When Craig McCaw's father died, his mother was forced to liquidate the family businesses one by one to pay his debts and taxes. All that was left was one tiny cable television system in Centralia, Washington. While only a sophomore in college, Craig McCaw took the helm of the business.
He expanded the cable business and gradually switched into the new and untested field of cellular telephone service. He borrowed astronomic sums, gambling that the portable phone, a standard feature of the millionaire's limousine, would become a fixture in the workman's pick-up truck. By the end of the 1980s, McCaw's Cellular One was the best known brand in the business, and McCaw Cellular had built a national network that dwarfed its competitors.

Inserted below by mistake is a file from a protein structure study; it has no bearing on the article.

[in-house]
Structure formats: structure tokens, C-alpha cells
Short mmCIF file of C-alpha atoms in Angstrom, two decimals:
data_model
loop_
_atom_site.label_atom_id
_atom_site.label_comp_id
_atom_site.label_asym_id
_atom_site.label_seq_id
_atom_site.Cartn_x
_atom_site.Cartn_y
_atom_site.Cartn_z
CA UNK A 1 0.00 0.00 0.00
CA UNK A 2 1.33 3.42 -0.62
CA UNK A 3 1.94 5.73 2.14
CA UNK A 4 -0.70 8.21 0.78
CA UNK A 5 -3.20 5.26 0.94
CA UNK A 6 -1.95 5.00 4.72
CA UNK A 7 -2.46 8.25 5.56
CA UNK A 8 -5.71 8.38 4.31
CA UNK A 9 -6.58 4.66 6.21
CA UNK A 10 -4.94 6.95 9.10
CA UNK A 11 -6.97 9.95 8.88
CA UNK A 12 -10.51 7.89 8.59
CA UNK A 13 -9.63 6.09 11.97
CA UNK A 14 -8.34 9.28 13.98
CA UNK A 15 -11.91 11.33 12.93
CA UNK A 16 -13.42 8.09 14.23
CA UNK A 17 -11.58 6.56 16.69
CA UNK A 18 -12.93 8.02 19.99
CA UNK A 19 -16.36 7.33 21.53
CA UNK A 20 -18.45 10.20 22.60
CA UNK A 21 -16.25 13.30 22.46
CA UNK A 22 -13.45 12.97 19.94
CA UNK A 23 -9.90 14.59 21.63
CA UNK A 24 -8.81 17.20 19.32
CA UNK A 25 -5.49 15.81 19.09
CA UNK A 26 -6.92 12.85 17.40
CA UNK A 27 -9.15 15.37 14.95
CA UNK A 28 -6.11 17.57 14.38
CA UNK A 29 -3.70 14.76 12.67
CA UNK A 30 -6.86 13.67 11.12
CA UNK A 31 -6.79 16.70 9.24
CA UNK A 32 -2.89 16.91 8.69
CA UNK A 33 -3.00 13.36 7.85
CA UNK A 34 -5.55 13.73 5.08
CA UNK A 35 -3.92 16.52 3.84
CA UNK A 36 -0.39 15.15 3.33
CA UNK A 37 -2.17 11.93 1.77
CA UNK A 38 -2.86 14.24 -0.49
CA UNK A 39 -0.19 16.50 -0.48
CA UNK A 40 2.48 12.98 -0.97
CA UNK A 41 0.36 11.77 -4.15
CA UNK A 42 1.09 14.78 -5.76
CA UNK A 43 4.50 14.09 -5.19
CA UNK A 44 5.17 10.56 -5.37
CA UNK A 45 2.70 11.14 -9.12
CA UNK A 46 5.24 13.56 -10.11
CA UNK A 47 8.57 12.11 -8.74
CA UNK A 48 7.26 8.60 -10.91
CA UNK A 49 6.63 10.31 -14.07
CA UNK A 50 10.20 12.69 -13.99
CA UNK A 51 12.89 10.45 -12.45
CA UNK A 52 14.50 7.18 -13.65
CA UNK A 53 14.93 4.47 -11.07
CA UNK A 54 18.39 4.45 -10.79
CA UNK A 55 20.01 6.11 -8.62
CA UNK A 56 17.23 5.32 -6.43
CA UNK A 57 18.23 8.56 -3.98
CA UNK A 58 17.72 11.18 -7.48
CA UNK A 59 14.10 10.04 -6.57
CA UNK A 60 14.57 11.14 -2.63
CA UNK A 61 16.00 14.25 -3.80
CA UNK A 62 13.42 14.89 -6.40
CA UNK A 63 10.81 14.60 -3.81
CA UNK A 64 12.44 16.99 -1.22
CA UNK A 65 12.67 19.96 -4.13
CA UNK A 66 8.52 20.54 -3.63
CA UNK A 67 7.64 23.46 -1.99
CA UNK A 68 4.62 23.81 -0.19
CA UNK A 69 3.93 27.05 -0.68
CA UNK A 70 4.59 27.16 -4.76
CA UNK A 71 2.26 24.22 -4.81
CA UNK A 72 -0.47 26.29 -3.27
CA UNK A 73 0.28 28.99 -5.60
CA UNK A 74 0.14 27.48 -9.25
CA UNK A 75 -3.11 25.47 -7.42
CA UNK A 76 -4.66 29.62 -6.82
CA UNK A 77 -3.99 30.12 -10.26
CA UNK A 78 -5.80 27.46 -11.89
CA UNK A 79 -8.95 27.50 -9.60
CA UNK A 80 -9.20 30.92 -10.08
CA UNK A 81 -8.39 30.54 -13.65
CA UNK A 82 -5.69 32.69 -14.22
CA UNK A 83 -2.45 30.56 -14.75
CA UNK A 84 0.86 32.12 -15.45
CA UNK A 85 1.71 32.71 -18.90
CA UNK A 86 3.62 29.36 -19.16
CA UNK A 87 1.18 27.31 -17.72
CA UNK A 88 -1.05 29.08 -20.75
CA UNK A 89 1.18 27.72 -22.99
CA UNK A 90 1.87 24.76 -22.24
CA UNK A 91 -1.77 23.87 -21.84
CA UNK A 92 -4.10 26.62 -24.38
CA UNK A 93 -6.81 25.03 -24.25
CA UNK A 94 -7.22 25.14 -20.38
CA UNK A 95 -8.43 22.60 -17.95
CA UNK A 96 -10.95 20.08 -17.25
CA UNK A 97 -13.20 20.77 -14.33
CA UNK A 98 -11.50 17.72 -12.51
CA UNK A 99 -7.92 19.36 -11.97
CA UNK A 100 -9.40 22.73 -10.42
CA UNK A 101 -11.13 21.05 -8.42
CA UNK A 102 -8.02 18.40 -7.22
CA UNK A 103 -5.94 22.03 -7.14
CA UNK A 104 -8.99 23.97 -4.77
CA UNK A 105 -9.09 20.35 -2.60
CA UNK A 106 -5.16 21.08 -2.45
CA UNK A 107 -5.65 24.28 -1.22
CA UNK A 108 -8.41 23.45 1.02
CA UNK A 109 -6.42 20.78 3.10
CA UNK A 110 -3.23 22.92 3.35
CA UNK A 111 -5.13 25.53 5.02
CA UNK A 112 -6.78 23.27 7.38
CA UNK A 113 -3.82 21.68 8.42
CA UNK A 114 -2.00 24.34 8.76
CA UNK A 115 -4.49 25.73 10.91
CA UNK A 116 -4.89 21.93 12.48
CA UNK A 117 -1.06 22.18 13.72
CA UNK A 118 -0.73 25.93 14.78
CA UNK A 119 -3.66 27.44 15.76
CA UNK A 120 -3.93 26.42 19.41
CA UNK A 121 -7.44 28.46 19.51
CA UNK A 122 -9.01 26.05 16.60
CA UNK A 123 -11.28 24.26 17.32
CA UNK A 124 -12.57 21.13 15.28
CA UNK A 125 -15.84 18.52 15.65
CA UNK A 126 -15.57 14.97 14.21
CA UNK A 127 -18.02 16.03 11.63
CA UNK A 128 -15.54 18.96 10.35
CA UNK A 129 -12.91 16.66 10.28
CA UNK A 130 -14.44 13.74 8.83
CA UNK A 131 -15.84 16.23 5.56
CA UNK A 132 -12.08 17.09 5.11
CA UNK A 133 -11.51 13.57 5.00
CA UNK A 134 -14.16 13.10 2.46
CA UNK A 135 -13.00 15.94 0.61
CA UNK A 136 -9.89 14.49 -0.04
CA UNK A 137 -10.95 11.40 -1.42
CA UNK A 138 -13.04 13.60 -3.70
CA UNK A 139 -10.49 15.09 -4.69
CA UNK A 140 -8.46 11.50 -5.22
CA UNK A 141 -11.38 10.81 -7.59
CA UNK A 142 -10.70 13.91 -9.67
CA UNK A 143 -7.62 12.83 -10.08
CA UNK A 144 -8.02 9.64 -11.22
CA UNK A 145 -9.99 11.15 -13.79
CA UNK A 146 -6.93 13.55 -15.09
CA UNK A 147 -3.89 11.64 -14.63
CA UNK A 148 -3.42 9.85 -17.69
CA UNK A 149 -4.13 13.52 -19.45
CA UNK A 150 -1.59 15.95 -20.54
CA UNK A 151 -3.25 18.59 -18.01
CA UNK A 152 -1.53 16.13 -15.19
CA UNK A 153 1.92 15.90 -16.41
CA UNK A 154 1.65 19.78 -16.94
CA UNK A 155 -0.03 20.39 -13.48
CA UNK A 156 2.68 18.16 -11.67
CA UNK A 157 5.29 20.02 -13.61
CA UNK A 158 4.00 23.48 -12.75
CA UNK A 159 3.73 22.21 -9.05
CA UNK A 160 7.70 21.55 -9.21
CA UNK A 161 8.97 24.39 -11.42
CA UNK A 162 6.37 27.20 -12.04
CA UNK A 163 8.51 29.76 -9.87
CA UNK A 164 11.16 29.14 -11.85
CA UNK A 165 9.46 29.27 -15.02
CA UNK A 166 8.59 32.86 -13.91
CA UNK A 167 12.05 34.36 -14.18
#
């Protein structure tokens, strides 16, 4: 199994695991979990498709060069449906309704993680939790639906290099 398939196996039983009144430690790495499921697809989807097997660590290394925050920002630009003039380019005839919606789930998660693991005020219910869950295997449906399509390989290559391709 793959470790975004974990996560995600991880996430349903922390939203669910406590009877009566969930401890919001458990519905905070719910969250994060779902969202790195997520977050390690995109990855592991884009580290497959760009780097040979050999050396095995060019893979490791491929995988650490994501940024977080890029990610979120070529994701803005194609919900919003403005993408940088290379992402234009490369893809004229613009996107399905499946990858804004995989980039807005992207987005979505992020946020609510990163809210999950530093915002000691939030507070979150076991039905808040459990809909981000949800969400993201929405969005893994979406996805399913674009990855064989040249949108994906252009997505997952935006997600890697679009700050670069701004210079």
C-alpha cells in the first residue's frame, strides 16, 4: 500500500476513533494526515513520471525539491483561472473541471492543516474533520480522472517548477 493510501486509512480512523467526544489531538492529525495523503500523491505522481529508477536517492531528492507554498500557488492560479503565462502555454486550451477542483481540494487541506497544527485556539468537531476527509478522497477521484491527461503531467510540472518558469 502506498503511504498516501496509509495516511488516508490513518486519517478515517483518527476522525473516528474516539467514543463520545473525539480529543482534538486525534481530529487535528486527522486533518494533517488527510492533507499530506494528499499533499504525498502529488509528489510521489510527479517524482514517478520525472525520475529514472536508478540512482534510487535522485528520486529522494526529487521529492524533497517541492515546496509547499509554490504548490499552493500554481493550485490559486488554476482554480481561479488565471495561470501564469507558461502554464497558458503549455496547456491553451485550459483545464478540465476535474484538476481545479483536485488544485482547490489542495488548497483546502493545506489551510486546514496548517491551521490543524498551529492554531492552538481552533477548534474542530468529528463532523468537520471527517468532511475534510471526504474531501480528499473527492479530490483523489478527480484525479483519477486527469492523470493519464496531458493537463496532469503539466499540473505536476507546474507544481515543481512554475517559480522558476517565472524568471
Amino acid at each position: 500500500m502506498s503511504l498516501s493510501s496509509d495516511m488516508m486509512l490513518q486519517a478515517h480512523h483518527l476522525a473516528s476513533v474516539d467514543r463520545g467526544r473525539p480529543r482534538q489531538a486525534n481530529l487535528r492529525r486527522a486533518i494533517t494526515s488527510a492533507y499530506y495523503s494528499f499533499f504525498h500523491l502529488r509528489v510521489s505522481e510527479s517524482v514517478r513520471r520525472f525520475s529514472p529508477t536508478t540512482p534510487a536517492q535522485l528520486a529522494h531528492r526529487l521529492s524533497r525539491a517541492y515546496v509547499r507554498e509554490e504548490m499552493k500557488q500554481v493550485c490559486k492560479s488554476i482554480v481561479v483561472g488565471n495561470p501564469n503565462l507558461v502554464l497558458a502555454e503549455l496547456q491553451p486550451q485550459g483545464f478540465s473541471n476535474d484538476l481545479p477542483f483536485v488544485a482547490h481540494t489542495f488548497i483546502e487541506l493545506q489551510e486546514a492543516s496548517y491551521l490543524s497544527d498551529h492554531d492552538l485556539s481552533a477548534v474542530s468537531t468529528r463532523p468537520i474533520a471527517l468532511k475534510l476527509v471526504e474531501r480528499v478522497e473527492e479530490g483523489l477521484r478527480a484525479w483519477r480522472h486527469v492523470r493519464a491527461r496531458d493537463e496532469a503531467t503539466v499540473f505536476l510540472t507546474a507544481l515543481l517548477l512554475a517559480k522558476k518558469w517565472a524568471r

McCaw sold the cellular business to AT&T for $11.5 billion, and turned his attention to the emerging field of wireless Internet access. From 2003 to 2010, he led the expansion of broadband access as Chairman of Clearwire, a wireless Internet provider.